(DP 2022-03) Digital Services Taxes: Multilateral and Unilateral Efforts and an Overview of Recent Economic Models

Renato E. Reside, Jr.


This paper aims to describe the state of multilateral and unilateral efforts to tax digital services; summarize the state of economic analysis on digital services taxes; and provide an overview of where the Philippines stands in relation to other countries in digital service taxation. On-going efforts by other countries on digital taxation may have an impact on tax structure in the Philippines. The Philippines is currently drafting a law imposing VAT on these services, which is overdue and which may still be refined in some ways, but rationales exist as well for proposing other digital service taxes (DSTs), especially on revenue streams of large nonresident digital platforms. To do this, the country must update its tax laws further to account for the peculiarities of digital businesses. Economic models that explore the impact and incidence of DSTs are in nascent stages of development, but offer good insight for policymakers. The key is to recognize that digital platforms are 2-sided markets. In such markets, users on one side of the market can create value for participants on the other side. Digital platforms can capitalize on network externalities created by both sides (for instance, among users and advertisers) as well as scale economies and earn location-specific rents, which is one basis for DST taxation. Given these traits of 2-sided digital markets, traditional outcomes of taxation in one-sided market models may not apply. The paper ends by discussing open and partially addressed policy questions that need to be resolved soon.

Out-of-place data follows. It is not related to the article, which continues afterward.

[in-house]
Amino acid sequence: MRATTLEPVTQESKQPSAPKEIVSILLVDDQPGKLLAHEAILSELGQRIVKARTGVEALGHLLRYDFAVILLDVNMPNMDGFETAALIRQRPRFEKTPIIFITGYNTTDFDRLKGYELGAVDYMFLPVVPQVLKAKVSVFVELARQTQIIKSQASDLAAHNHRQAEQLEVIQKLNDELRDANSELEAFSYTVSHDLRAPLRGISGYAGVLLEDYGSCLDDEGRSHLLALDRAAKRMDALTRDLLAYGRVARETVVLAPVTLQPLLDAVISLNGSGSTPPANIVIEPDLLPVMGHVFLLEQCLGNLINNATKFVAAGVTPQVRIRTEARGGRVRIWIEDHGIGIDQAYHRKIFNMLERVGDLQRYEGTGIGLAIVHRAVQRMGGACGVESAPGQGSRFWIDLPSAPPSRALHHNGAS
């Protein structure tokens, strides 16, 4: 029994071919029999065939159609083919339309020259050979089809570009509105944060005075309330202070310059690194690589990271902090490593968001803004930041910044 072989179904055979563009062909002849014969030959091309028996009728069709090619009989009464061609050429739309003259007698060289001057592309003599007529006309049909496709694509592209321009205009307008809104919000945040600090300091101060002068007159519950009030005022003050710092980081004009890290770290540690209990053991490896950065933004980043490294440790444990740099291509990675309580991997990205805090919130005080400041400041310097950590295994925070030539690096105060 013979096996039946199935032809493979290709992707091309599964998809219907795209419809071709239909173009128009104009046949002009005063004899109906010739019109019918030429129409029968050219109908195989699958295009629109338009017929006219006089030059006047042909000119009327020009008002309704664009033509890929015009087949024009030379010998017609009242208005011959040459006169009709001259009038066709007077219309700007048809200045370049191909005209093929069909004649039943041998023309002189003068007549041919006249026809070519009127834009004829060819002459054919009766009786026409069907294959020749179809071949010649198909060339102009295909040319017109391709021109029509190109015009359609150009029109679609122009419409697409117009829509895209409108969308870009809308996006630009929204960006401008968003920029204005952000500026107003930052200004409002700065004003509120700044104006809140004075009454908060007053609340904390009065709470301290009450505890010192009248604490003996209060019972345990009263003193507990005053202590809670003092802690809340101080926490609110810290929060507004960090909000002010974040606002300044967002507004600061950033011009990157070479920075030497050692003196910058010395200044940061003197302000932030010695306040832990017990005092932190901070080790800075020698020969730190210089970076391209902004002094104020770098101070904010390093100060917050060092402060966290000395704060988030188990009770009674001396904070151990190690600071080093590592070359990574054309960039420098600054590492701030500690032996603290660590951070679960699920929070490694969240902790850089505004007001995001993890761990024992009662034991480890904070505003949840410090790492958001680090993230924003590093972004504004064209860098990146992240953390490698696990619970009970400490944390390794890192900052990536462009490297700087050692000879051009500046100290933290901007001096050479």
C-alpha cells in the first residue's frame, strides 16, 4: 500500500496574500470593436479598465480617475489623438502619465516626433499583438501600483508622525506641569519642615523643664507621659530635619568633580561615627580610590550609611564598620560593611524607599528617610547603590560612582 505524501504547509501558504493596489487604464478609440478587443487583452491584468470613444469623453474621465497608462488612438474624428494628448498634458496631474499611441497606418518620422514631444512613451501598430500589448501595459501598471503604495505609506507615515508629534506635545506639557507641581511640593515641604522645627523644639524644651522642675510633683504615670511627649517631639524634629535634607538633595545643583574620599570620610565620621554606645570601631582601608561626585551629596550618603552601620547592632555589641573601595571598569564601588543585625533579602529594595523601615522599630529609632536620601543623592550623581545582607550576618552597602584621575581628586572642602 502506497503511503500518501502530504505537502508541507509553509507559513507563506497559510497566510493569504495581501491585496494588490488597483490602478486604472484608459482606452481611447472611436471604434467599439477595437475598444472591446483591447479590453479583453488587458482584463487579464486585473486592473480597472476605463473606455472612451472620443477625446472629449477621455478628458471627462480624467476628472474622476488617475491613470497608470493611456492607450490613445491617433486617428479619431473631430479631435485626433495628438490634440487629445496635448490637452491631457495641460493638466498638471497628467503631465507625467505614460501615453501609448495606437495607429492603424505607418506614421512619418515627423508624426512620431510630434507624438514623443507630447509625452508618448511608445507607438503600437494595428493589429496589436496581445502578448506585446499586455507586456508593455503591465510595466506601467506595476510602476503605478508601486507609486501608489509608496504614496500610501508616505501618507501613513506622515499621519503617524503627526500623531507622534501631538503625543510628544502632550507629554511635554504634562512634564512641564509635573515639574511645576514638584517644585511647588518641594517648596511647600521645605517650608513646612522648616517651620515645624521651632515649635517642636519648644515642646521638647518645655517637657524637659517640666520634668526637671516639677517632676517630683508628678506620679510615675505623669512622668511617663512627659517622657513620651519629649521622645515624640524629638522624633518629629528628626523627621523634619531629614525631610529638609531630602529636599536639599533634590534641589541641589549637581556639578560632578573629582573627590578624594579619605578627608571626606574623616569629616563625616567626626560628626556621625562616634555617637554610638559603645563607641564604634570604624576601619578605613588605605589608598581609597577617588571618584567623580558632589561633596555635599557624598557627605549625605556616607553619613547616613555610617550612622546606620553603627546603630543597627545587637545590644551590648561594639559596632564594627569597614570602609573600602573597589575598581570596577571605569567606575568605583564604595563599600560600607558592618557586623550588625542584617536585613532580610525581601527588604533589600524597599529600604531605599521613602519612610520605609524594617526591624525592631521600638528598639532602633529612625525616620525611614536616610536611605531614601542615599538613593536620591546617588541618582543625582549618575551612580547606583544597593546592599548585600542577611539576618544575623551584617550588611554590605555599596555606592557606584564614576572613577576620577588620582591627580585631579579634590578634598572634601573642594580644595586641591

JEL Codes: H2, H22, K34


Digital service taxation; two-sided markets; taxation; tax law

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